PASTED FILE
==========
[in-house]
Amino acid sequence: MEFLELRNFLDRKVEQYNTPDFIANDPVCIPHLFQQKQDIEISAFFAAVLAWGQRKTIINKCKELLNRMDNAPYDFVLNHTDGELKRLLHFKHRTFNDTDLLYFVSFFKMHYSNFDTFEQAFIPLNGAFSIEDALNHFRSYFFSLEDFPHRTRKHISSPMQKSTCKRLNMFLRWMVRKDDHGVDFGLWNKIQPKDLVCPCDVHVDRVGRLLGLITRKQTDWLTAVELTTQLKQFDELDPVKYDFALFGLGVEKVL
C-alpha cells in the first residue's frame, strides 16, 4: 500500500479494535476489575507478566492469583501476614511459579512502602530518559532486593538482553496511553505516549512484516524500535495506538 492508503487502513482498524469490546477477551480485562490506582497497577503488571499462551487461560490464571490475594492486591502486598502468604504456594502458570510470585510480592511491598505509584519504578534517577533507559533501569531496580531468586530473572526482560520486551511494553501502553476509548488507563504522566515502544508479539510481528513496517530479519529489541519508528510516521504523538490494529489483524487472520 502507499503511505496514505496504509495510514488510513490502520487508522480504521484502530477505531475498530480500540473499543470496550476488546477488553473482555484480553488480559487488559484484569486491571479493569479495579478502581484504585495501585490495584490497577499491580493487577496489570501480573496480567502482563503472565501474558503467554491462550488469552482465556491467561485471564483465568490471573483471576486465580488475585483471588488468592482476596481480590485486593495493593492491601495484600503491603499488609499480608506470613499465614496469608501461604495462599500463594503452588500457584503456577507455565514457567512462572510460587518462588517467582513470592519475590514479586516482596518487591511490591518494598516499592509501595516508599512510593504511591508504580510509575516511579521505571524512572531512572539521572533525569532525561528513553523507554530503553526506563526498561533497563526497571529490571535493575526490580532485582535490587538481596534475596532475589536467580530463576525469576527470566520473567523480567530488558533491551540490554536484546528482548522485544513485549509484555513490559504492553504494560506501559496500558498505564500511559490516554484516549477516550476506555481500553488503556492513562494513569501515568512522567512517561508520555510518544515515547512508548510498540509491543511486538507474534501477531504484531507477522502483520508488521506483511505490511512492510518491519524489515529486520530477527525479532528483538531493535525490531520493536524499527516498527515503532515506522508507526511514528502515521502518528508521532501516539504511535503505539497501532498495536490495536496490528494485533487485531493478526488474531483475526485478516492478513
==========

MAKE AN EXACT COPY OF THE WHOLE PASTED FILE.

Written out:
[in-house]
Amino acid sequence: MEFLELRNFLDRKVEQYNTPDFIANDPVCIPHLFQQKQDIEISAFFAAVLAWGQRKTIINKCKELLNRMDNAPYDFVLNHTDGELKRLLHFKHRTFNDTDLLYFVSFFKMHYSNFDTFEQAFIPLNGAFSIEDALNHFRSYFFSLEDFPHRTRKHISSPMQKSTCKRLNMFLRWMVRKDDHGVDFGLWNKIQPKDLVCPCDVHVDRVGRLLGLITRKQTDWLTAVELTTQLKQFDELDPVKYDFALFGLGVEKVL
C-alpha cells in the first residue's frame, strides 16, 4: 500500500479494535476489575507478566492469583501476614511459579512502602530518559532486593538482553496511553505516549512484516524500535495506538 492508503487502513482498524469490546477477551480485562490506582497497577503488571499462551487461560490464571490475594492486591502486598502468604504456594502458570510470585510480592511491598505509584519504578534517577533507559533501569531496580531468586530473572526482560520486551511494553501502553476509548488507563504522566515502544508479539510481528513496517530479519529489541519508528510516521504523538490494529489483524487472520 502507499503511505496514505496504509495510514488510513490502520487508522480504521484502530477505531475498530480500540473499543470496550476488546477488553473482555484480553488480559487488559484484569486491571479493569479495579478502581484504585495501585490495584490497577499491580493487577496489570501480573496480567502482563503472565501474558503467554491462550488469552482465556491467561485471564483465568490471573483471576486465580488475585483471588488468592482476596481480590485486593495493593492491601495484600503491603499488609499480608506470613499465614496469608501461604495462599500463594503452588500457584503456577507455565514457567512462572510460587518462588517467582513470592519475590514479586516482596518487591511490591518494598516499592509501595516508599512510593504511591508504580510509575516511579521505571524512572531512572539521572533525569532525561528513553523507554530503553526506563526498561533497563526497571529490571535493575526490580532485582535490587538481596534475596532475589536467580530463576525469576527470566520473567523480567530488558533491551540490554536484546528482548522485544513485549509484555513490559504492553504494560506501559496500558498505564500511559490516554484516549477516550476506555481500553488503556492513562494513569501515568512522567512517561508520555510518544515515547512508548510498540509491543511486538507474534501477531504484531507477522502483520508488521506483511505490511512492510518491519524489515529486520530477527525479532528483538531493535525490531520493536524499527516498527515503532515506522508507526511514528502515521502518528508521532501516539504511535503505539497501532498495536490495536496490528494485533487485531493478526488474531483475526485478516492478513